|Publication number||US5049601 A|
|Application number||US 07/385,235|
|Publication date||Sep 17, 1991|
|Filing date||Jul 24, 1989|
|Priority date||Feb 1, 1988|
|Publication number||07385235, 385235, US 5049601 A, US 5049601A, US-A-5049601, US5049601 A, US5049601A|
|Inventors||Mo A. Khuddus|
|Original Assignee||Ethyl Corporation|
|Export Citation||BiBTeX, EndNote, RefMan|
|Patent Citations (9), Referenced by (6), Classifications (10), Legal Events (4)|
|External Links: USPTO, USPTO Assignment, Espacenet|
This application is a division of application Ser. No. 150,753, filed Feb. 1, 1988, now U.S. Pat. No. 4,871,863.
This invention relates to improved halogenated bis-imide flame retardants, to their manufacture and to compositions containing a flammable material and such halogenated bis-imides.
As is taught in U.S. Pat. No. 4,374,220, there are a multitude of halogenated bis-imides which are effective as flame retardants in composition with macromolecular flammable materials, e.g. polymers. These compositions are useful in making articles such as wire insulation coverings and electronic housings. Of these halogenated bis-imides, the alkylene(C1 -C6 6)-(tetrabromophthalimide)s are especially commercially significant.
A presently used commercial route for producing alkylene (C1 -C6)-bis-(tetrabromophthalimide)s comprises reacting tetrabromophthalic anhydride with a diaminoalkane in the presence of water and an alkanoic acid to yield an alkylene-diammonium-bis-tetrabromophthalate). The reaction mass is then heated to about 210° C. for a period of about 8 hours and the resultant desired alkylene(C1 -C6)-bis-(tetrabromophthalimide) product is recovered therefrom. This product is particularly useful as it has good thermal stability and resistance to UV degradation. However, the product has a yellow color which argues against its presence in compositions used for forming white articles. Also, the intensity of the yellow color can vary between product batches, which color variance makes it difficult for the article manufacturer to maintain consistency in the color of the articles produced. To overcome the yellow color problem, the art has provided processes which produce a white alkylene(C1 -C6)-bis-(tetrabromophthalimide).
U.S. Pat. No. 4,125,535 discloses a process for producing white alkylene(C1 -C6)-bis-(tetrabromophthalimide) by reacting tetrabromophthalic anhydride with diaminoalkane in a solvent system comprised of a liquid aromatic hydrocarbon and an alkanoic or aralkanoic acid.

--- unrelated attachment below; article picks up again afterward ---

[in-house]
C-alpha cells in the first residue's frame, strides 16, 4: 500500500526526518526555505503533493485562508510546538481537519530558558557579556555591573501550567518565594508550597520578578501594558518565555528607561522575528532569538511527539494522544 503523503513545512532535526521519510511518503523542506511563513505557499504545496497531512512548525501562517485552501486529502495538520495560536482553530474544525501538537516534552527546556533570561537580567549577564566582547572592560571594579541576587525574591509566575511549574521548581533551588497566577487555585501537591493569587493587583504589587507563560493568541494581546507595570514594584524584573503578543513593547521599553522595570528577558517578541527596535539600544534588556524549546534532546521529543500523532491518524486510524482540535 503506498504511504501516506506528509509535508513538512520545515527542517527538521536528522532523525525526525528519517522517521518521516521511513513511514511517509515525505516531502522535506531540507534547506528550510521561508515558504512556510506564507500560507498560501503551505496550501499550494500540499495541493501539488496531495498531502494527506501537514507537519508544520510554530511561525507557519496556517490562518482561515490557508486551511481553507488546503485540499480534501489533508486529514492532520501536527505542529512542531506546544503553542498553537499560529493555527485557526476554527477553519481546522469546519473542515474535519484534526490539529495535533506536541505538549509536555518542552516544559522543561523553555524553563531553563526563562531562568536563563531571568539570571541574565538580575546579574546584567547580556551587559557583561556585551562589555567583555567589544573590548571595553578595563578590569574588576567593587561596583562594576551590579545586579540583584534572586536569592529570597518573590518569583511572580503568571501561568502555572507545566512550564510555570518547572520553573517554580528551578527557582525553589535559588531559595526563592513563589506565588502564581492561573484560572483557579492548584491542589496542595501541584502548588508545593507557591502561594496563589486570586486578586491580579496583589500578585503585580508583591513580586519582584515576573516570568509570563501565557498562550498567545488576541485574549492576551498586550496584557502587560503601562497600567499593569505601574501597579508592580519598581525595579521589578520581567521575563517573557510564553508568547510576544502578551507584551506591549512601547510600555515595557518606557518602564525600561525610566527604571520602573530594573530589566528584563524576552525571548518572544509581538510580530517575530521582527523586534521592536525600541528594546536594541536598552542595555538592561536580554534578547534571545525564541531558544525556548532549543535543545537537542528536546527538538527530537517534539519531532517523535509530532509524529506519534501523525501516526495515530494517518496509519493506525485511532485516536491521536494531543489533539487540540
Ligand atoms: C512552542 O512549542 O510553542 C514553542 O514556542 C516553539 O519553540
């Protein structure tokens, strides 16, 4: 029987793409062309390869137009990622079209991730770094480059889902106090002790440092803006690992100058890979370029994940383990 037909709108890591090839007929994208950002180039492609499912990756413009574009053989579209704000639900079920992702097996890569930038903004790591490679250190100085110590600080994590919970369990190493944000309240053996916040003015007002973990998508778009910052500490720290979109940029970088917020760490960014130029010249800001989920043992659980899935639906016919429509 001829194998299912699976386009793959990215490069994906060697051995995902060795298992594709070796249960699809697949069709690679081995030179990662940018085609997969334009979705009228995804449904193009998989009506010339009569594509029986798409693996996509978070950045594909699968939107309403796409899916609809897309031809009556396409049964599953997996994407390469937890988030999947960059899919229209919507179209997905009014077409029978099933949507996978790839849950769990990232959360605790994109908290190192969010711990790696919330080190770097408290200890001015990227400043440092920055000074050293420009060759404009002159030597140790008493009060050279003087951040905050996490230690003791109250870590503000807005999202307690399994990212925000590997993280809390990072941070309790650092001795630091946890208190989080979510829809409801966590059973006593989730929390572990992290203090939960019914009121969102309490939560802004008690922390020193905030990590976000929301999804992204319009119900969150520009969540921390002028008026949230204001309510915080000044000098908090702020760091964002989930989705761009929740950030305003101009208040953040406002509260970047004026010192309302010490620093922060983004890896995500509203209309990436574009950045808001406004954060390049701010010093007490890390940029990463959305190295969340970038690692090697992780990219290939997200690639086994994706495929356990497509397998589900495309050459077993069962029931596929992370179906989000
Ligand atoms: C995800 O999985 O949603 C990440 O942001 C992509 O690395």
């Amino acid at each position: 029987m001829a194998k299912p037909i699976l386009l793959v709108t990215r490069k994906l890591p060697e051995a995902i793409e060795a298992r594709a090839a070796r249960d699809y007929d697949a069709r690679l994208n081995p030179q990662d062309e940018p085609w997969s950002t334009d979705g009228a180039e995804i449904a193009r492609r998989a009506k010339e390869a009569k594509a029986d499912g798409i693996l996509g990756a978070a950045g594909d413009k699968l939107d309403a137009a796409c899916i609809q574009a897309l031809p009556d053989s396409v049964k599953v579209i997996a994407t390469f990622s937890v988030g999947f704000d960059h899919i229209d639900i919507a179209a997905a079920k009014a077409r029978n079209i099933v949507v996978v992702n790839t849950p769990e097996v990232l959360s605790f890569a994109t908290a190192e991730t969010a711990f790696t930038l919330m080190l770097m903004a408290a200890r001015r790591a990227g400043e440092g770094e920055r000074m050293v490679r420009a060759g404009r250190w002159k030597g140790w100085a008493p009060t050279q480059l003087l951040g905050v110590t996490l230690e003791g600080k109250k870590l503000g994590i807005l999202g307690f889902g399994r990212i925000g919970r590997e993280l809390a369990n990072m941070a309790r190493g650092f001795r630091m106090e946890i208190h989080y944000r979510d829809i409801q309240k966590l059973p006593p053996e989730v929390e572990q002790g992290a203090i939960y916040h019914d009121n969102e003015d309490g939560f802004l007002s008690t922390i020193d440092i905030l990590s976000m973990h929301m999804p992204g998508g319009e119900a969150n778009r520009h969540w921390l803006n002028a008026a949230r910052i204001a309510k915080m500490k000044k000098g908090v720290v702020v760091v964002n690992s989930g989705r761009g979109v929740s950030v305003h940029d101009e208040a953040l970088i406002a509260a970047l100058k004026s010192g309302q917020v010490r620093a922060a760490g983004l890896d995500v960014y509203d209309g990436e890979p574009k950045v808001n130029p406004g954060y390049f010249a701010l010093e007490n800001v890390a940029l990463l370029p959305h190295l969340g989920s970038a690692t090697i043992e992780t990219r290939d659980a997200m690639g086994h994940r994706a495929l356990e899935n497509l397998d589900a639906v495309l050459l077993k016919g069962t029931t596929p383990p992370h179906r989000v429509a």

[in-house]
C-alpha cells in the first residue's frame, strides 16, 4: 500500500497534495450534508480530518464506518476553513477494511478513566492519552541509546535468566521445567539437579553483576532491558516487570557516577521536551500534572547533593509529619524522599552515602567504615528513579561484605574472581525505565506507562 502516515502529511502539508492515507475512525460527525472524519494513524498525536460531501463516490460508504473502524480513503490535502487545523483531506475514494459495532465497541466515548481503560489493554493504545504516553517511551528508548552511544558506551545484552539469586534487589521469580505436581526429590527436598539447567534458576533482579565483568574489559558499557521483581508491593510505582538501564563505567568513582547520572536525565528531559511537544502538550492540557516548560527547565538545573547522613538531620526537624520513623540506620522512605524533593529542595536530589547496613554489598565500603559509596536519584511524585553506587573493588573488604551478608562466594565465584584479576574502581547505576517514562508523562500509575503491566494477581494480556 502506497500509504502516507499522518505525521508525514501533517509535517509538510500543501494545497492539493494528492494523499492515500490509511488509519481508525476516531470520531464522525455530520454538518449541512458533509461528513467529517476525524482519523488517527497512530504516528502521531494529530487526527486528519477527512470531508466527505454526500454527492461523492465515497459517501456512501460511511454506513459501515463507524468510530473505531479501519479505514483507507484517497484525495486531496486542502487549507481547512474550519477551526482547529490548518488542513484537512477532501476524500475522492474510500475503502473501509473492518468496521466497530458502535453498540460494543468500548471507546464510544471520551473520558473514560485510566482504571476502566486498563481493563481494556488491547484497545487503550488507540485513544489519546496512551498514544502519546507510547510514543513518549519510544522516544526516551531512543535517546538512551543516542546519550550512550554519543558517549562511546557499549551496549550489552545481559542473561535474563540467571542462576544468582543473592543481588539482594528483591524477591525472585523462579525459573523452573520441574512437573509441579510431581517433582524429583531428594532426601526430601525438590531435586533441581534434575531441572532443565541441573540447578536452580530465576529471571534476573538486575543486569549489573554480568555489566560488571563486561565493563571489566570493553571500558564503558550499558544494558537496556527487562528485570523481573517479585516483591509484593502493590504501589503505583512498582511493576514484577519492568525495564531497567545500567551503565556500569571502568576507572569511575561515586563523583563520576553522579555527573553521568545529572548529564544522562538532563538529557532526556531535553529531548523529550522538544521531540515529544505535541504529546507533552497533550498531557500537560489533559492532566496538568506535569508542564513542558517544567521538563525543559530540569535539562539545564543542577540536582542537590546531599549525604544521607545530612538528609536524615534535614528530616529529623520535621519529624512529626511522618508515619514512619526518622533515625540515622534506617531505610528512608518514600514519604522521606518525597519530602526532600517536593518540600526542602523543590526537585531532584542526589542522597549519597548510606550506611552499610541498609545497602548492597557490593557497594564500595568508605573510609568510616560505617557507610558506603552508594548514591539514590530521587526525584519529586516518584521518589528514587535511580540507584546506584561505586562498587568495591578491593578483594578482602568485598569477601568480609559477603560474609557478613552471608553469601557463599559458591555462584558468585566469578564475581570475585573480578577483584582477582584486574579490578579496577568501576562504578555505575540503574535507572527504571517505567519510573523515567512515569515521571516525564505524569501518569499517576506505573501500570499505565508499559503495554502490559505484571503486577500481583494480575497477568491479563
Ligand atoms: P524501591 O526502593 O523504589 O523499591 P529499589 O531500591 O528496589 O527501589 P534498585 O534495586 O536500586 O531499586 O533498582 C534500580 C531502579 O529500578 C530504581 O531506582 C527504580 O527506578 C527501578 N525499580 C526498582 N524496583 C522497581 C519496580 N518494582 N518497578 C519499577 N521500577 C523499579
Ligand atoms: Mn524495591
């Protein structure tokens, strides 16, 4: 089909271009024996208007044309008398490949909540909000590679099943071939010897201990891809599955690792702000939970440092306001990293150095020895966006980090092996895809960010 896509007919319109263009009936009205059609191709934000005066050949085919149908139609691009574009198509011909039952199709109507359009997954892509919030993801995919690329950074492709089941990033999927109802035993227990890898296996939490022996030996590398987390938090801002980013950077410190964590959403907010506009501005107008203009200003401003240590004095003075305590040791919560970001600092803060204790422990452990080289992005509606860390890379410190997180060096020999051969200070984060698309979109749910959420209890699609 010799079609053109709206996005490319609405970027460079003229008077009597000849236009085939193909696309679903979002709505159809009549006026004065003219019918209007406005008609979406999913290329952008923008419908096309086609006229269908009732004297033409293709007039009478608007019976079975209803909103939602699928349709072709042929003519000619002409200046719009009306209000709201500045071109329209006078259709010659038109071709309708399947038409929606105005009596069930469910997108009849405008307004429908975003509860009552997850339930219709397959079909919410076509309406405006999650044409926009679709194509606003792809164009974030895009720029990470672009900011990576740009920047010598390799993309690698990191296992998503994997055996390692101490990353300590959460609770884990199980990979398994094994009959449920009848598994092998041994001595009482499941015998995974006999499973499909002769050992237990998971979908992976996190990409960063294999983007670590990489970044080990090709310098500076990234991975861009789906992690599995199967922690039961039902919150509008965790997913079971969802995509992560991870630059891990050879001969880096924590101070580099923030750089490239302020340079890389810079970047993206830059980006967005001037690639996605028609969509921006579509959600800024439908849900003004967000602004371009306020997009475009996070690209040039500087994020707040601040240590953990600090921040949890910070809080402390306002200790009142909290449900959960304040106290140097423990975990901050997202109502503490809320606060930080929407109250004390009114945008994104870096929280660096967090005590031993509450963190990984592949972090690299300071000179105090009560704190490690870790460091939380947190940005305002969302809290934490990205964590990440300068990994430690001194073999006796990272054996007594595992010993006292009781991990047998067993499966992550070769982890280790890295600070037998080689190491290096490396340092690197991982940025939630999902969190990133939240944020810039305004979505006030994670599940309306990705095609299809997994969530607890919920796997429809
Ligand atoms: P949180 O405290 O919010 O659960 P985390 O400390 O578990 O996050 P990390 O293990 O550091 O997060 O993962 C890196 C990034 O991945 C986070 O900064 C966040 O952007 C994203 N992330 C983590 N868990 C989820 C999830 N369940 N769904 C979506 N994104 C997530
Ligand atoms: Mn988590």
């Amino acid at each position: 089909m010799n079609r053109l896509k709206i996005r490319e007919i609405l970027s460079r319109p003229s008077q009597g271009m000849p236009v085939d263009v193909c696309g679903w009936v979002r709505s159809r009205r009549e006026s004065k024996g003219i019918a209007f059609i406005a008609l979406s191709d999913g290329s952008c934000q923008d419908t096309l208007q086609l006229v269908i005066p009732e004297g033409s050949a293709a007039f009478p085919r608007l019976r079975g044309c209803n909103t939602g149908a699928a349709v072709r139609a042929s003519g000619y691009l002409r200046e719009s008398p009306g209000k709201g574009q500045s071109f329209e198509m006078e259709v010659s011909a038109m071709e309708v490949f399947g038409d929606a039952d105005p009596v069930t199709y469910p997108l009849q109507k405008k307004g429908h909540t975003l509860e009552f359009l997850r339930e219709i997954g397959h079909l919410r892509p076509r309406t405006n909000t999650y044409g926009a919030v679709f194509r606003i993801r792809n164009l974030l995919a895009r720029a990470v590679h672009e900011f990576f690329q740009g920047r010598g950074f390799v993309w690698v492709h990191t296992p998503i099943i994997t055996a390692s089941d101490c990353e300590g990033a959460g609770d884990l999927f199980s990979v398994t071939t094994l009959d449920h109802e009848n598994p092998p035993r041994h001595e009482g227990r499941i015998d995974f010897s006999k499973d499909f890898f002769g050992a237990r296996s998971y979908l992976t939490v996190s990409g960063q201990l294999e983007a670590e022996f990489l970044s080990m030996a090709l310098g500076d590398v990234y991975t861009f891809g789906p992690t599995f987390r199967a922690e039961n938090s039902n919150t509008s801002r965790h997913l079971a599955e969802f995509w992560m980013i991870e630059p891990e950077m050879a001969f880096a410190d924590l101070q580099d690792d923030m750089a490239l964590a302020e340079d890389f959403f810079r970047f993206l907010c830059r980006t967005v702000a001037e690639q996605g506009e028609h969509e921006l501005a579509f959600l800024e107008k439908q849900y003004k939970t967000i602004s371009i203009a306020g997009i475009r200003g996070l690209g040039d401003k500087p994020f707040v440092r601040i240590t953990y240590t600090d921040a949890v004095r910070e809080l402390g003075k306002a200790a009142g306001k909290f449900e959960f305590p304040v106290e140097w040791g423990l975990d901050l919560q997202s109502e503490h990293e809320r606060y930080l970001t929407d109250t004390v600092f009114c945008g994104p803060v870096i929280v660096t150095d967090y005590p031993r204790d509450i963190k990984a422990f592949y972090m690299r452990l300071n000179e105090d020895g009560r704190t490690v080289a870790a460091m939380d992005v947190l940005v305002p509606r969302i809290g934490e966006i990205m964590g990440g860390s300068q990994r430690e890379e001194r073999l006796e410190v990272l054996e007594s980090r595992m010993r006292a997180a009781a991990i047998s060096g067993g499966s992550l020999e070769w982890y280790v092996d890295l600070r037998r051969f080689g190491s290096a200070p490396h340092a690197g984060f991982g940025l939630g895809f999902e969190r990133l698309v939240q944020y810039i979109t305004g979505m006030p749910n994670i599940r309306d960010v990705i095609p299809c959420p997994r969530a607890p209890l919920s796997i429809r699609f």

Another process for producing this white bis-imide is disclosed in European Patent No. 0 023 420. This process comprises the bromination of alkylene(C1 -C6)-bis-(phthalimide) with a brominating agent, e.g. bromine, in 40-80% oleum. The product is white, however, it is not as thermally stable or as resistent to UV degradation as is the case for the before-described yellow alkylene(C1 -C6)-bis-(tetrabromophthalimide). Also it has now been demonstrated, that when compositions containing this white bis-imide are compression molded to form articles, the resultant article can be discolored by a yellow color or tint. This discoloration is believed to be due to a yellowing of this bis-imide as a result of its being exposed to the compression molding process conditions. Since injection molding processes are usually run under process conditions which are more harsh than those used in compression molding, it is expected, for this bis-imide, that the yellowing problem which would be encountered in injection molding would be at least as severe as that encountered in compression molding.
It is, therefore, an object of this invention to provide a white bis-imide, i.e. alkylene(C1 -C6)-bis-(tetrabromophthalimide) or bis-(tetrabromophthalimide), which has high thermal stability, resistance to UV degradation and which does not significantly contribute a yellow color to an article made from a composition containing such bis-imide.
It is also an object of this invention to provide a process for producing such a white bis-imide.
It is also an object of this invention to provide a composition which contains a macromolecular flammable constituent and a white bis-imide of the invention wherein the color of the composition is not significantly affected by a yellow color contribution from the bis-imide during the processing of the composition to form an article.